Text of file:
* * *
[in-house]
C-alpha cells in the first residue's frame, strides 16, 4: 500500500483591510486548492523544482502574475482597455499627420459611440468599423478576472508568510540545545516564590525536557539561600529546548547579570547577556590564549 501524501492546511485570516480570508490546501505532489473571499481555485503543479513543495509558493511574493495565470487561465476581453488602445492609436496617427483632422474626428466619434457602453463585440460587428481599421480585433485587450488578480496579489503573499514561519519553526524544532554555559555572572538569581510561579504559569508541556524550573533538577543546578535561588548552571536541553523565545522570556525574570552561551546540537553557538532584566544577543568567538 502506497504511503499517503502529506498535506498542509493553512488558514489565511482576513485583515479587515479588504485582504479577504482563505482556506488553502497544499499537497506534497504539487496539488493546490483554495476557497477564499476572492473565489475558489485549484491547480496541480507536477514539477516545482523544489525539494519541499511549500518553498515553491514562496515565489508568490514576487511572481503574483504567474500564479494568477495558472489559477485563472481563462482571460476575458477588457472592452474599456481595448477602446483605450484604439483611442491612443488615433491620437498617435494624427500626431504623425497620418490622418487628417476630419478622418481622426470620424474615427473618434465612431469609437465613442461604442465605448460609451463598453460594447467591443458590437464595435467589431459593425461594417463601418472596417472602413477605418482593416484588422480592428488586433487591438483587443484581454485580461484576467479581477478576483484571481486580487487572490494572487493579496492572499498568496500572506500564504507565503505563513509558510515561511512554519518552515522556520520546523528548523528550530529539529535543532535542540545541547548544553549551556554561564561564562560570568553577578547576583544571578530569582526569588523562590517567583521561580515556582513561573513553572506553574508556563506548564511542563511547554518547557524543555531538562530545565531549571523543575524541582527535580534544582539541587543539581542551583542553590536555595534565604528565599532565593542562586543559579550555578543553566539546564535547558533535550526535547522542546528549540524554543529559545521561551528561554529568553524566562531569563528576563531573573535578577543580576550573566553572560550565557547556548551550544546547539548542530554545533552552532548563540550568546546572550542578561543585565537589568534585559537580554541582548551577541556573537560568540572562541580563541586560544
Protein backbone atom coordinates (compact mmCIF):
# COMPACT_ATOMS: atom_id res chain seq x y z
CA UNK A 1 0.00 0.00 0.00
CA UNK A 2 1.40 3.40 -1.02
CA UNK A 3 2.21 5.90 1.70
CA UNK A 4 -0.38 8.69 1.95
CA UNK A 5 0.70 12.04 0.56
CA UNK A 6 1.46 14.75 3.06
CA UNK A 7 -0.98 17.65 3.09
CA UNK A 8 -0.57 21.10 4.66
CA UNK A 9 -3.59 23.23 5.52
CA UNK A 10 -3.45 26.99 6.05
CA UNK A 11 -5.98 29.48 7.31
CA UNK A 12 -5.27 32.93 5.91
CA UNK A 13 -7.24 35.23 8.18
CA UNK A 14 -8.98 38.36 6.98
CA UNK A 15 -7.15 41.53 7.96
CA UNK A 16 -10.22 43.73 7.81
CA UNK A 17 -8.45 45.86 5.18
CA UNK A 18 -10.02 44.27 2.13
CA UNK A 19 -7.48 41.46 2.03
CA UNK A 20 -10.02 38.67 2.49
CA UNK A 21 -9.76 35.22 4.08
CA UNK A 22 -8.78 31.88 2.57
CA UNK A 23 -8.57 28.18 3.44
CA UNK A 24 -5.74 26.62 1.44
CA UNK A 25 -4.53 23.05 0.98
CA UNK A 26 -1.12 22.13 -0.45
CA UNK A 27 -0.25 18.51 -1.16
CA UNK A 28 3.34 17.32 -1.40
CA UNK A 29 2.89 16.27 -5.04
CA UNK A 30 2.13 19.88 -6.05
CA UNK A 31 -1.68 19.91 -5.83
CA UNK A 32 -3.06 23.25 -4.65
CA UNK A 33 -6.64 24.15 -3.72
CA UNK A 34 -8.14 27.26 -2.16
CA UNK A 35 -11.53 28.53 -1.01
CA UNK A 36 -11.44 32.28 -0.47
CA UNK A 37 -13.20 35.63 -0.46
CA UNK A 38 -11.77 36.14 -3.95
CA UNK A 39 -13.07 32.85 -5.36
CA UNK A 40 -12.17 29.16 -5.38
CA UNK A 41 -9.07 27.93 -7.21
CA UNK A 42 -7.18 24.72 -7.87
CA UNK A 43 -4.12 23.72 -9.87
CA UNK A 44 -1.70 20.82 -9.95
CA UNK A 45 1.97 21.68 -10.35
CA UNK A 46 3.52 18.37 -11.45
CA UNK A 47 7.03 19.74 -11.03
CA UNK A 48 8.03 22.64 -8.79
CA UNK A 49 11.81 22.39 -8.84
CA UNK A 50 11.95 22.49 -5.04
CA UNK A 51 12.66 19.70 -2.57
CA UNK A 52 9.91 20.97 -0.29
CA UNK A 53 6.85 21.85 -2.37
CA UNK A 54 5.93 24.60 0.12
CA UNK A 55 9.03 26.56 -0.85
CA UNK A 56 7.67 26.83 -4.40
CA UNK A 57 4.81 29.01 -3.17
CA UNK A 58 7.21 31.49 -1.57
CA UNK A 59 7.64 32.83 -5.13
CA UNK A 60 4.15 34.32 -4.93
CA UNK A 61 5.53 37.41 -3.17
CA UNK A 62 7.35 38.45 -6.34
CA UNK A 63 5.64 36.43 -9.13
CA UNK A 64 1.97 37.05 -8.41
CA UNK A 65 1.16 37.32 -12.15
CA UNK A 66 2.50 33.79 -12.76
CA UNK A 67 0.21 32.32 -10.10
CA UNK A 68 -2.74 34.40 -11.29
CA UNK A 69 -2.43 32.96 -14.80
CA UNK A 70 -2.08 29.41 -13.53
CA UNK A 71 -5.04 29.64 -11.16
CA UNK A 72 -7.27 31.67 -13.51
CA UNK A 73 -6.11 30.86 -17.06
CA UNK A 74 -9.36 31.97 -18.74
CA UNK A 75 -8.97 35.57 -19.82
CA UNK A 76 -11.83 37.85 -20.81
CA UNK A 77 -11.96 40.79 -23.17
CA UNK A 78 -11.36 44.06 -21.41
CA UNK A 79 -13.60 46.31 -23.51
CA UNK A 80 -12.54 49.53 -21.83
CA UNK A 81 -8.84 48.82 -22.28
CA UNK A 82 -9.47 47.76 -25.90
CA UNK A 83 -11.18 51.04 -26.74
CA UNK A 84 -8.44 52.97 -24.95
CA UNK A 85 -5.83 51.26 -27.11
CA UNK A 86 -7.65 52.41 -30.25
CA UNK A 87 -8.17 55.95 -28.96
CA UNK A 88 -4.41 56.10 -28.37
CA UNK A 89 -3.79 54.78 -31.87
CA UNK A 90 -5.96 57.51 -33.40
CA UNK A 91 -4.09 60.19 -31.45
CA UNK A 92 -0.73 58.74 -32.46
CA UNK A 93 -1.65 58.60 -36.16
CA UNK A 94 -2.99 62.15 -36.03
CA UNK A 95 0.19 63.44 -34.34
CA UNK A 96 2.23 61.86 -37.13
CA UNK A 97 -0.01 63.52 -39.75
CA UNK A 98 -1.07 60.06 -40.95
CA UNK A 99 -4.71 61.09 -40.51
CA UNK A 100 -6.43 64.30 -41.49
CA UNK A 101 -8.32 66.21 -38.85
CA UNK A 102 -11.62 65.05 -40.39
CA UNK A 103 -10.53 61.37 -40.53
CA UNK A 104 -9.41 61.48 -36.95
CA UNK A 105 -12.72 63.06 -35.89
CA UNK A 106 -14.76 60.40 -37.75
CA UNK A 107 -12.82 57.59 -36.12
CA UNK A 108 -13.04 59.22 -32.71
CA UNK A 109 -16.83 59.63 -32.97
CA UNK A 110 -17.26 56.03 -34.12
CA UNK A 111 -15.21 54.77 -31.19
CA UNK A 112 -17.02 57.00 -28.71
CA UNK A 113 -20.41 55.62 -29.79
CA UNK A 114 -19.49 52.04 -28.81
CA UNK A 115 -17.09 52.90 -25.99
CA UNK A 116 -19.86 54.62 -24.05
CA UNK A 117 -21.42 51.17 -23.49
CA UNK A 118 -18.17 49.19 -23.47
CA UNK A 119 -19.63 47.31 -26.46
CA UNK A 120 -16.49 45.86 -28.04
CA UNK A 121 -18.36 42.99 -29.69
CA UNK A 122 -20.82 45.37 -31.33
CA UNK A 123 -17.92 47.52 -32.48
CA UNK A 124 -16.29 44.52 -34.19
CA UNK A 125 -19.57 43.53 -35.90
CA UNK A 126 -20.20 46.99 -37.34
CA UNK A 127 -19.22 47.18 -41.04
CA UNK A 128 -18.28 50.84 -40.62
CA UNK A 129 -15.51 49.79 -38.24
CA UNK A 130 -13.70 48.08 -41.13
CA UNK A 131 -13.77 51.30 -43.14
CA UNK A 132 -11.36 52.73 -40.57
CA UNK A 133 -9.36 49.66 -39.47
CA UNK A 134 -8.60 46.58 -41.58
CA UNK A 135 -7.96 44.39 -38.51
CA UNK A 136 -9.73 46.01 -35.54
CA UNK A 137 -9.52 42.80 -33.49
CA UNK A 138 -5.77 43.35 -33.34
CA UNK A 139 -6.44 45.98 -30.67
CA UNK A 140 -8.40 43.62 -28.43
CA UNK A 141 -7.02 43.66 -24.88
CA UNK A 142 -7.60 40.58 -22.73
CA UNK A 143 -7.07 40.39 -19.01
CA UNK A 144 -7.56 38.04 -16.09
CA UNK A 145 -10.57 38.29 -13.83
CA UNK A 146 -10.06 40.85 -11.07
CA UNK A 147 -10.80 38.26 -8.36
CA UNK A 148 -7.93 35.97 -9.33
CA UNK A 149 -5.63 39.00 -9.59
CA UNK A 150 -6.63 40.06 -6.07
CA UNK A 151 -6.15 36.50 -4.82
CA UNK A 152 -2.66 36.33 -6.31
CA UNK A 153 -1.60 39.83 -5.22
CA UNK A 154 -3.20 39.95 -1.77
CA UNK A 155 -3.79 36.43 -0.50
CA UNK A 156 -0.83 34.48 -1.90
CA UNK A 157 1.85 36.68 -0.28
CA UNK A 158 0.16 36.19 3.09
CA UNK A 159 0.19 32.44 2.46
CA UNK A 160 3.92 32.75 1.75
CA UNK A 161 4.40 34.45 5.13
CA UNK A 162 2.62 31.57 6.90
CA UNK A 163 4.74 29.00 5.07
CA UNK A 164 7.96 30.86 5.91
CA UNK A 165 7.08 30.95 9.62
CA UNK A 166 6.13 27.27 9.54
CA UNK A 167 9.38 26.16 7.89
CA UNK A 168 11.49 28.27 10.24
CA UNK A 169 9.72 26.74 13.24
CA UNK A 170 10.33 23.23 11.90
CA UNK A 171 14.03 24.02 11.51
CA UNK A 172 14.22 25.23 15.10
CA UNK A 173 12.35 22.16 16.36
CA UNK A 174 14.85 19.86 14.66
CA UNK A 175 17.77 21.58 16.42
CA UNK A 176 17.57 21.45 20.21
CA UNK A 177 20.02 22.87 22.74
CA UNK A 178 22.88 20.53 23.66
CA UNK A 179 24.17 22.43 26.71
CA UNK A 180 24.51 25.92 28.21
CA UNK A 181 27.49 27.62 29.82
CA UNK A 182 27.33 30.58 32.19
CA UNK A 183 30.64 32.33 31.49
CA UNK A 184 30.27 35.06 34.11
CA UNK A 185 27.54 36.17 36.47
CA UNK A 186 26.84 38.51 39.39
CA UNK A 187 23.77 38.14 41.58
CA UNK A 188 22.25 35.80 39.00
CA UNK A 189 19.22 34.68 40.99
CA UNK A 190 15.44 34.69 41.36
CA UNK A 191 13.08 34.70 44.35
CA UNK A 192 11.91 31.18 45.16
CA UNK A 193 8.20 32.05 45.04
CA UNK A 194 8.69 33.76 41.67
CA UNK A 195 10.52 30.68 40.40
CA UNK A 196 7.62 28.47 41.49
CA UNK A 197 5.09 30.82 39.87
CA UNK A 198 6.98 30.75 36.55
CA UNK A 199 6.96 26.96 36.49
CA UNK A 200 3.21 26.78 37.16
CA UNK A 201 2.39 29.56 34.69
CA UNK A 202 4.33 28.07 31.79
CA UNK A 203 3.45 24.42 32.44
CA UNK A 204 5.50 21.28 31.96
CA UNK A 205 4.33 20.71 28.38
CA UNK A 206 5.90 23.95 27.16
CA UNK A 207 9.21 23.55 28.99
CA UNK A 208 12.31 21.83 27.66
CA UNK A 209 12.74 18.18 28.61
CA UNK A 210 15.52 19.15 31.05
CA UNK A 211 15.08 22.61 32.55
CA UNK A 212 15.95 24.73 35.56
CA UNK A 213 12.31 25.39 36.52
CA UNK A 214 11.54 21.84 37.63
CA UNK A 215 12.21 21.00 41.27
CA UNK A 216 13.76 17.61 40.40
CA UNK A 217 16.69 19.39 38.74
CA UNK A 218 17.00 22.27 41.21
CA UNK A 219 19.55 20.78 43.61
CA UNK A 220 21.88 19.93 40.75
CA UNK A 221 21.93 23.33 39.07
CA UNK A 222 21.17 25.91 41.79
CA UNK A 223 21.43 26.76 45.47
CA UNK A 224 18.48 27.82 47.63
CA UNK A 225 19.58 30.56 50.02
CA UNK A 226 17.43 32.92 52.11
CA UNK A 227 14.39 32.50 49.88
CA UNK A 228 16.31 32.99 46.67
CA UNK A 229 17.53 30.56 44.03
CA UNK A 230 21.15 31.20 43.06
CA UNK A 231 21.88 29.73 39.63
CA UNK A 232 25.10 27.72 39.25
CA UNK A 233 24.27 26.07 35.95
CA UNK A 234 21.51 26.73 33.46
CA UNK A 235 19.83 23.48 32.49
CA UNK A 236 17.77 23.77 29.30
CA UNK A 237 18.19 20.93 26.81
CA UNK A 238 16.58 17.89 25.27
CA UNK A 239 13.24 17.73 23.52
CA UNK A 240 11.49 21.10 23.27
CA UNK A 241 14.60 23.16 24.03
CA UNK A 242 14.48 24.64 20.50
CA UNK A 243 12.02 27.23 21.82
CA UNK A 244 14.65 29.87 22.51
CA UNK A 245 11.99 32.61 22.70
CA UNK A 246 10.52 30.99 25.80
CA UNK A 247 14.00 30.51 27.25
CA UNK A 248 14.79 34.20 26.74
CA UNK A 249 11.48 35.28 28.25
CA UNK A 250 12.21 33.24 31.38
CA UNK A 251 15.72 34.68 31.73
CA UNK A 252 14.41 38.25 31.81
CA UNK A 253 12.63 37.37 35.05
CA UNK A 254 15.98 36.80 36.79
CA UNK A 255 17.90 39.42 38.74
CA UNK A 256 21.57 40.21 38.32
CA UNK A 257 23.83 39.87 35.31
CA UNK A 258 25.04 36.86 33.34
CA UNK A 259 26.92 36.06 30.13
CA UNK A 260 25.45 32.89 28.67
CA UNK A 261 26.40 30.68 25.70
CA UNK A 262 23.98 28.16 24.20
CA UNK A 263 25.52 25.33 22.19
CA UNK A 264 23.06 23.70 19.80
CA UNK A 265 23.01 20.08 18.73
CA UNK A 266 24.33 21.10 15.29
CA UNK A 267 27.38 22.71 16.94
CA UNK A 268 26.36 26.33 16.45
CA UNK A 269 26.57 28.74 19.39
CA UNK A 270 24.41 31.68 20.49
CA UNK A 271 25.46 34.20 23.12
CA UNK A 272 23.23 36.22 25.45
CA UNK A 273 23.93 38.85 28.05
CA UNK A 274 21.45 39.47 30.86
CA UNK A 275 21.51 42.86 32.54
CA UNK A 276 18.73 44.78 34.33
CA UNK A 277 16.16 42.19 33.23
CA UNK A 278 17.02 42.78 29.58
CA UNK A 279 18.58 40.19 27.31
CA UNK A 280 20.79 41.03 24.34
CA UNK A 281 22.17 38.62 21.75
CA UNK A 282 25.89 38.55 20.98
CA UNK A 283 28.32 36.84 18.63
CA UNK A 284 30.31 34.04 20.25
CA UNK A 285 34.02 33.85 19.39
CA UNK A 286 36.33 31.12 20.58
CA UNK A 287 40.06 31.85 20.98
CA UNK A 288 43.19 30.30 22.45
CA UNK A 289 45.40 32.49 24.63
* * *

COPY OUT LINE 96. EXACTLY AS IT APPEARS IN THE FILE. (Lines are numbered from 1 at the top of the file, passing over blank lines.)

CA UNK A 92 -0.73 58.74 -32.46